A Famous Person’s 5-Step Guide to Becoming an Architect
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BUILD shares their wisdom in the transitional measures necessary to tranform a celebrity into an architect.
Did you hear the exciting news? Kayne West is picking up a T-square and going full-on architect. That’s right, the rapper/producer/reigning heavy-weight champ of award ceremony controversy is adding architecture to his resume and joining the ranks of stars like Brad Pitt and, well … Brad Pitt. While the trend to channel fame and fortune into architecture may be a lesser, grassroots movement, these titans of entertainment are creating more than enough buzz to fill the architecture paparazzi void. Amidst all the gossip, the news about West and Pitt has been greeted with a heavy dose of skepticism. (A less committed fellow-celeb, Moby, has avoided the backlash by keeping his interest in architecture a hobby.) Critics target the absence of academic studio time, the lack of accredited degrees, and “internships” that involve working shoulder to shoulder with renowned architects rather than slaving away at the bottom of the professional ladder, well below architects you’ve never heard of. But the critics can complain to their maylines (that’s an architectural straight-edge, Kayne and Brad), because Team BUILD is welcoming our new architectural brethren with open arms.
Indeed, it’s going to be dope to rub elbows with our new buddy Kanye at the architecture awards each year while he grabs the mic to redirect that honor award from Frank Gehry to Rem Koolhaas (who, after all, did have one of the best projects of all time), or catch up with Brad at some AIA round table discussions. What’s that, Kanye? Join you for a PechaKucha karaoke slam? You bet! Hey Brad, how about we throw some cardboard down in the BUILD LLC basement and have ourselves a Fight Club style design charrette? As I’m sure you can imagine, it’s going to be architecturally sick.
For the most part, architecting it up with our newly minted comrades is going to be all lollipops and rainbows. But Kayne, Brad, there is this one little thing we need to talk to you about. It’s not a huge deal, and you shouldn’t take it personally. So here’s the thing, you’re too, ahem … glamorous for architecture. If you’re going to fit in with the architecture crowd, there’s a few image downgrades we’re going to have to implement. So for our soon-to-be new pals Kayne, Brad and any other super-famous, ridiculously wealthy, mega-stars looking to become architects out there, here is BUILD’s Famous Person’s 5-Step Guide to Becoming an Architect:
1. Your new wardrobe budget is $175.
Most of us architects can’t even correctly pronounce Louis Vuitton, let alone afford it. But don’t worry, a hundred-and-seventy-five bones goes a long way if you’re scrappy, resourceful and you hit Banana Republic during their fall sale. Also, no more loud colors or fancy patterns, from here on out its all grayscale monotones. With your entire wardrobe residing between 40% gray and 100% black you’ll be perfectly camouflaged at any design event in town. This strategy also allows you to conceal the fact that your button-ups have skipped a few visits to the laundry room. (The laundry room is that funny little appendage in the basement, adjacent the staff quarters).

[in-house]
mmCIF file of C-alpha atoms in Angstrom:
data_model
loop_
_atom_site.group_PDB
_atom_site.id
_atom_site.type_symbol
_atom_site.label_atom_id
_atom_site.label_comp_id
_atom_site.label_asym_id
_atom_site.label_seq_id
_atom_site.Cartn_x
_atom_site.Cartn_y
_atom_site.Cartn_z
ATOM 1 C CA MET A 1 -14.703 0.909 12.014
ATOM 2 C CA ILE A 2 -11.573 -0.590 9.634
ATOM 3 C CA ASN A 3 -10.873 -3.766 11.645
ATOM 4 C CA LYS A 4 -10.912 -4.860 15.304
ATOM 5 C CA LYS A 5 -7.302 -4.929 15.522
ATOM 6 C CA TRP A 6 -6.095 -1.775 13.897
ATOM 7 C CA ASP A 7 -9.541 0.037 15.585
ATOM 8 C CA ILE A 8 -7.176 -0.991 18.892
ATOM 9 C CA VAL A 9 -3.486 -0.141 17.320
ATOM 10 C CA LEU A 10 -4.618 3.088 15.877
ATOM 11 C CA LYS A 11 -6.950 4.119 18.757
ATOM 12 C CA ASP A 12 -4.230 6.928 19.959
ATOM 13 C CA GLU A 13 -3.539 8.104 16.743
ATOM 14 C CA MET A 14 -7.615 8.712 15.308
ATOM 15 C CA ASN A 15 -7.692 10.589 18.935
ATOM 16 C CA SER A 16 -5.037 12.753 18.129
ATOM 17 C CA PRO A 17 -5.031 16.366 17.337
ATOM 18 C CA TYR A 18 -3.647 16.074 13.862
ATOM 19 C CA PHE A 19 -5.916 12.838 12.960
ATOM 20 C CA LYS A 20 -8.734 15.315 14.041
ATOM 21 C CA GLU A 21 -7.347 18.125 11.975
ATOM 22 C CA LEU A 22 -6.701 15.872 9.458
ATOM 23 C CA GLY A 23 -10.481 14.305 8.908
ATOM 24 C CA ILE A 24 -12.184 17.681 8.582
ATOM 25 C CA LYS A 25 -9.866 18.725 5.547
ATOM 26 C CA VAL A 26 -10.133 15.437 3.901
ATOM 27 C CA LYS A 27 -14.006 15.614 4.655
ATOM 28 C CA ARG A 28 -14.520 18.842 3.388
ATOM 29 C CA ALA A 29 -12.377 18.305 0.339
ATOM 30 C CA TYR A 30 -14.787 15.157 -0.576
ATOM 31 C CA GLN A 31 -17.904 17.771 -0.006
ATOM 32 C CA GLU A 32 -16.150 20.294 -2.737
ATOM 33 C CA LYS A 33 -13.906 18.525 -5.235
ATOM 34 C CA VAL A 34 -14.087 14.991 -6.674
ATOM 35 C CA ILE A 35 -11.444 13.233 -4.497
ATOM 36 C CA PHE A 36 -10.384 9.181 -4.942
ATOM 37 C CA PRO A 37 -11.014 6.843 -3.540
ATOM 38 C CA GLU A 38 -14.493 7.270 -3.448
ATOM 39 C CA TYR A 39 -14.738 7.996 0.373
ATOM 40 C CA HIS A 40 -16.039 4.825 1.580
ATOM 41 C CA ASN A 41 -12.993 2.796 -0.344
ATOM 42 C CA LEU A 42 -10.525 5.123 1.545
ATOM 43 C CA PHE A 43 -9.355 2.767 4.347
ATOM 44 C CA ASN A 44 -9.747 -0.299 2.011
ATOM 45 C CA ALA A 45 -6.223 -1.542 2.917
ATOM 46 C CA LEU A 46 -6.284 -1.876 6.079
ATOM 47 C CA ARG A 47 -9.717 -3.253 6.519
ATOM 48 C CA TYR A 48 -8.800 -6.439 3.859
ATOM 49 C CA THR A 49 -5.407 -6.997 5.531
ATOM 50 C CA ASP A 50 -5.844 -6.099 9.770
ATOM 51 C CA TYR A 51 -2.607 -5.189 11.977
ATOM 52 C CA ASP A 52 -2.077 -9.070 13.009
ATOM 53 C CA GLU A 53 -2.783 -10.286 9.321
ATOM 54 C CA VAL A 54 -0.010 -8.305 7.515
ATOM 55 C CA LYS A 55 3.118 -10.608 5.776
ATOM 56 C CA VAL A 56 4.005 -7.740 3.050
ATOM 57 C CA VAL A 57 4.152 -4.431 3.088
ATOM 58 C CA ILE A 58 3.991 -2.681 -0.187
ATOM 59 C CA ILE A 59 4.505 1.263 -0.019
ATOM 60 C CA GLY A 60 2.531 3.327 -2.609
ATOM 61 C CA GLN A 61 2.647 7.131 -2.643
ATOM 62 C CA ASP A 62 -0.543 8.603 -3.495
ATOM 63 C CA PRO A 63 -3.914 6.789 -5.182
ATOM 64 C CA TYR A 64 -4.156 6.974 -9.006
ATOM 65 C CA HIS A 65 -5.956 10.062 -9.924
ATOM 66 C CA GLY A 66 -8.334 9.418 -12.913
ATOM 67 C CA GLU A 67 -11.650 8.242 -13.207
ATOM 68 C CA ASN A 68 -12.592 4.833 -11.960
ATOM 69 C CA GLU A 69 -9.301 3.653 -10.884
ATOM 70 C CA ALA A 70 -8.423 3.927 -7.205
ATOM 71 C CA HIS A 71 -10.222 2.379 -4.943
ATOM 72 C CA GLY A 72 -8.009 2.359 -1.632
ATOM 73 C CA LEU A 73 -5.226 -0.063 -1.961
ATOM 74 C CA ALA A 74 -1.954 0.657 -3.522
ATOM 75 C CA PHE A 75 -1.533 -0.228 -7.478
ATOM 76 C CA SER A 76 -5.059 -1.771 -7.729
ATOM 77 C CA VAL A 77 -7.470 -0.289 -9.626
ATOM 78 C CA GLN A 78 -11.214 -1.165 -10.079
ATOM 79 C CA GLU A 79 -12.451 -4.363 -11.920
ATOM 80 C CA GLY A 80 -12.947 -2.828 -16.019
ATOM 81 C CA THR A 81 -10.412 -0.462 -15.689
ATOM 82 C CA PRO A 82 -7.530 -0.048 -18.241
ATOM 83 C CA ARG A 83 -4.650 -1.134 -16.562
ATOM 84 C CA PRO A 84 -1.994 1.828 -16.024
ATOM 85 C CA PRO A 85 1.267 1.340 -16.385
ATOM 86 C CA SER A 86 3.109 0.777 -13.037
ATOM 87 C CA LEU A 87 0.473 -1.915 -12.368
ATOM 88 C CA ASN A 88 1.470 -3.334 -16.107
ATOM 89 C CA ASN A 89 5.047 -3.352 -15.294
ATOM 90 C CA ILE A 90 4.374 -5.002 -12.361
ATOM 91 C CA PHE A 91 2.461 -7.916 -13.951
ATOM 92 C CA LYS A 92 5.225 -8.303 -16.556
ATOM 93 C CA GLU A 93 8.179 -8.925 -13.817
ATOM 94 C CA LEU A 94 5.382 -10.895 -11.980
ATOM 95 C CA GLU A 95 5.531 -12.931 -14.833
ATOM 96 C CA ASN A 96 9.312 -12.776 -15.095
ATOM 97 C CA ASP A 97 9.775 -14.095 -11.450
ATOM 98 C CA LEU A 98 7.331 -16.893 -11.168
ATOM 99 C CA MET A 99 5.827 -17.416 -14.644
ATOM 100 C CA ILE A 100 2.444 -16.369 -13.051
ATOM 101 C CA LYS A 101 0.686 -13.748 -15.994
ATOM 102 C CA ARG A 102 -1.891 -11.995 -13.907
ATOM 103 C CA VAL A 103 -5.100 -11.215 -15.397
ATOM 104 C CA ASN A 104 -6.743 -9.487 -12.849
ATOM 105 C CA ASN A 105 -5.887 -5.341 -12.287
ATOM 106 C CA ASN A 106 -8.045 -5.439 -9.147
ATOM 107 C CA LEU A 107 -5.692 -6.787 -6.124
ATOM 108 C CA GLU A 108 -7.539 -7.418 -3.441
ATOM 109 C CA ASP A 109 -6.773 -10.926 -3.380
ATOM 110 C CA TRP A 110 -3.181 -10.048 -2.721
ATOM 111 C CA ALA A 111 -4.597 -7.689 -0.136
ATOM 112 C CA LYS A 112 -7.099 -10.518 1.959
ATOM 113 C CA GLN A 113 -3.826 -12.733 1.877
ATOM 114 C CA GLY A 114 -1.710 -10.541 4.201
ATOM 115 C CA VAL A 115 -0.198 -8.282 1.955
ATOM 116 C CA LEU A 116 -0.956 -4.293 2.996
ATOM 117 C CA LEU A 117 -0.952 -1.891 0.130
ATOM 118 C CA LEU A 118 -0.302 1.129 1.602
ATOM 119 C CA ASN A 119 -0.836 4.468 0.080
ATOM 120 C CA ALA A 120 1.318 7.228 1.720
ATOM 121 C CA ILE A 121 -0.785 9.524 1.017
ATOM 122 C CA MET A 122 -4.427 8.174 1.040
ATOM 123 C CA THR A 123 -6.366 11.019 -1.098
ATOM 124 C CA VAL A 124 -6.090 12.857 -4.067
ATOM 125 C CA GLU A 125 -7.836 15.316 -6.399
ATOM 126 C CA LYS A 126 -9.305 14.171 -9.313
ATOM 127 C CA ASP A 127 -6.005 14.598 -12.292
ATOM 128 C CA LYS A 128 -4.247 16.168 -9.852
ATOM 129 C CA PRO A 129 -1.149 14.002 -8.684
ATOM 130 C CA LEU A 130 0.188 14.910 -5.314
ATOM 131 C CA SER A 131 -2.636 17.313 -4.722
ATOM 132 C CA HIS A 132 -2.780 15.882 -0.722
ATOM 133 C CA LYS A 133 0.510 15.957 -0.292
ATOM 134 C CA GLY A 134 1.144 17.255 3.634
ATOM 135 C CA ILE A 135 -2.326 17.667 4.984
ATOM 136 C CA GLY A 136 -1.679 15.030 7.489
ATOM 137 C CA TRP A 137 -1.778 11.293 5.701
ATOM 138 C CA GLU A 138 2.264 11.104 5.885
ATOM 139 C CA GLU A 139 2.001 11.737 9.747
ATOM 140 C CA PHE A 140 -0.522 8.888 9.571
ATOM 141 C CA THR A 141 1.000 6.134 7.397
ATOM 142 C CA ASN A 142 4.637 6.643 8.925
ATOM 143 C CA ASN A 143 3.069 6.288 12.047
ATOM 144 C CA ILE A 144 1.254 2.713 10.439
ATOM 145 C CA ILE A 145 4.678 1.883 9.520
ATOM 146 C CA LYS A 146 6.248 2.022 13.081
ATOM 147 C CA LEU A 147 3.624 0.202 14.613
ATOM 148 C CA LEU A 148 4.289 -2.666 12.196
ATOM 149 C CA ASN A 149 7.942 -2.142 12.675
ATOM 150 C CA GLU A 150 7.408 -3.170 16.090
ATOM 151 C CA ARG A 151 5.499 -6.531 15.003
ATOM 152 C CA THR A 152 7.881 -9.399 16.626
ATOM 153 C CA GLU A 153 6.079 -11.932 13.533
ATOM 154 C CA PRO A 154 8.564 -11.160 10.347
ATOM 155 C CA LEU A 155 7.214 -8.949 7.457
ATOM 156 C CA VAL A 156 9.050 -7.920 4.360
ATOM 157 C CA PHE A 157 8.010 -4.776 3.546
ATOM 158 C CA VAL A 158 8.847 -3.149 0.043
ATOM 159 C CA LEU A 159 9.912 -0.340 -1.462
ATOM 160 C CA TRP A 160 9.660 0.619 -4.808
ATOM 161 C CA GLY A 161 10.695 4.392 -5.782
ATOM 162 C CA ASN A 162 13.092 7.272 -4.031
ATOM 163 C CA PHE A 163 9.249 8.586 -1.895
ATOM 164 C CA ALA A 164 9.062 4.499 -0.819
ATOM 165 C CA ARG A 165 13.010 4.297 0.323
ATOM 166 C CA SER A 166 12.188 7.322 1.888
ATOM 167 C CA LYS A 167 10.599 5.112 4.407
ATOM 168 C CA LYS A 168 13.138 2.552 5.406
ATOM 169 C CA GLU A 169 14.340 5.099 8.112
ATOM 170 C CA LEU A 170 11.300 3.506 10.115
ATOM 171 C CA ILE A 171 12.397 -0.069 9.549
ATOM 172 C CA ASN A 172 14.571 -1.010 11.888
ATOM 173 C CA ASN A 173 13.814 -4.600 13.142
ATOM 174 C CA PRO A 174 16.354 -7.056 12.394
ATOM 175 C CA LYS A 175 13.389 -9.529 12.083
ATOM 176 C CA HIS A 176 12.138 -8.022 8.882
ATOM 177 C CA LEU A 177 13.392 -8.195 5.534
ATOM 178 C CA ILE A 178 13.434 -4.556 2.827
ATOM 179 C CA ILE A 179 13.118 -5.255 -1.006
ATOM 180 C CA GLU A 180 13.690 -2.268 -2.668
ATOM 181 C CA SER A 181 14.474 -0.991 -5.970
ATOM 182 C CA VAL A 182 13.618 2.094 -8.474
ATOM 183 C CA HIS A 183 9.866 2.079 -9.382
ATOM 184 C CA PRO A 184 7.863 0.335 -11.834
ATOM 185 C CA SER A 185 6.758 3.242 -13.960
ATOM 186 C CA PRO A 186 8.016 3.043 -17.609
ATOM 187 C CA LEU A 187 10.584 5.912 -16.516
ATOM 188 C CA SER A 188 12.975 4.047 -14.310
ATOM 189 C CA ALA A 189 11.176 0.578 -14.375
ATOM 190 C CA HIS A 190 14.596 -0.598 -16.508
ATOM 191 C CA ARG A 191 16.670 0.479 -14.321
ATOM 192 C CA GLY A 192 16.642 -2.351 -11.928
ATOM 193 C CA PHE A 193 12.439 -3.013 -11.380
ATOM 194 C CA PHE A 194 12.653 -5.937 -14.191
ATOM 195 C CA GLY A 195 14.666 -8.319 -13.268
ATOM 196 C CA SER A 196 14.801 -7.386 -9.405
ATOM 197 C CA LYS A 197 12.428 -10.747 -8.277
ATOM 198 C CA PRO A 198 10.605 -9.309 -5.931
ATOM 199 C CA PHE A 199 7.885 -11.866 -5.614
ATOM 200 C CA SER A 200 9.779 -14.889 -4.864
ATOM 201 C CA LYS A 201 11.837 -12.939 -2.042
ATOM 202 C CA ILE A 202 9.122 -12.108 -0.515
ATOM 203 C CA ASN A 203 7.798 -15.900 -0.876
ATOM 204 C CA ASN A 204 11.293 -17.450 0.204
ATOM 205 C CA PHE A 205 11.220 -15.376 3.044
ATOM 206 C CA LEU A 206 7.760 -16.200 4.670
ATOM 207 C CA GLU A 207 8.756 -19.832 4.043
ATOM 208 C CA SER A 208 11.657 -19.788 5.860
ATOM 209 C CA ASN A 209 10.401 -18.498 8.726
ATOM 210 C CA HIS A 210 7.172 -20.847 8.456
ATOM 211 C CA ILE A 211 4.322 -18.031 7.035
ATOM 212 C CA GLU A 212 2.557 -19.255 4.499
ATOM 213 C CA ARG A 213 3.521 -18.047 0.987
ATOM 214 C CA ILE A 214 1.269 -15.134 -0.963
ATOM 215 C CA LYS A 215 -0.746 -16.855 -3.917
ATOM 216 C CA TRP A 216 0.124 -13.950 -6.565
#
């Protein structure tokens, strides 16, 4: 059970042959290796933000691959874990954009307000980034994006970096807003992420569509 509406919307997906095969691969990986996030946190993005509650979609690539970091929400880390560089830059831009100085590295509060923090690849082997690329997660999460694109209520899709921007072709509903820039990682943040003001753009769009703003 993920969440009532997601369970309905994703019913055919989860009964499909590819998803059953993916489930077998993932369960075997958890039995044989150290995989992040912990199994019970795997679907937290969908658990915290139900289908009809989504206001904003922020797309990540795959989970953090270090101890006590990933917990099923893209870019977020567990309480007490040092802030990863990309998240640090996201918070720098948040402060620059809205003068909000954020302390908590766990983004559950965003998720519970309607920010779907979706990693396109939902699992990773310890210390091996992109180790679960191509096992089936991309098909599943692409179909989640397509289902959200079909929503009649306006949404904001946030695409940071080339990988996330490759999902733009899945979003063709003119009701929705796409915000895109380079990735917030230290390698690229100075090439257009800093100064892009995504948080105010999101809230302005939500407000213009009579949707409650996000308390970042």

2. Your personability is too personal.
Let’s face it, most of you famous people could roll out of bed with a massive hang-over and bed-head and still seem more polished than us architects on a good day. Largely due to the fact that we were up all night working on that competition project for Cincinnati, we’re just not really all that interested in being personable, not right now anyway — get back to us after we’ve finished our coffee. In order to seamlessly fit in with architecture culture, you’ll need bags under your eyes and a persnickety look on your face suggesting slight disapproval. There will be no more smiling and for God’s sake, turn off the charm. Try mumbling a few sentences of indecipherable opinion involving Ronchamp, Taliesin West or Bilbao. (There are important buildings in these places.)
3. Dumb-down your life experiences.
Under no circumstances should you mention that Lear Jet soirée from Milan to the Côte d’Ivoire with Vogue models. You’ll need to tone it down with all of the exotic places you’ve been and amazing people you’ve put bottles of Perrier-Jouët away with. We architects spent our most fruitful years toiling away in the studio (that building on your college campus with the lights on all night). You’ll need to adopt some tiresome stories about that time your buddy Brandon drank an entire 6-pack of red bull and then pulled an all-nighter. Repeat after us, “Someday I’d like to backpack around Nova Scotia sketching the indigenous structures.”
4. You’re still too young.
Architects don’t get any respect until they’re 73, so lay off the plastic surgery and let those crows feet work their magic. You’ll need to trade in the herbal detoxification wraps and bespoke mineral water cleanses for carpal tunnel and value-grade bourbon (on the rocks please). Carrying 12 pounds of oversized gold chains around your neck is a fitness indicator of youth and vitality that sends the wrong message — these should be substituted for a pair of chunky black glasses.
5. Less bling, more books
The Bugatti, the Bel Air mansion and the luxury yacht aren’t exactly indicators that you’re sweating over those wall section details (drawings required for construction documents). If you’re going to pull off this architect performance, go with a studio apartment stacked with esoteric books and one nice designer chair.
Cheers from Team BUILD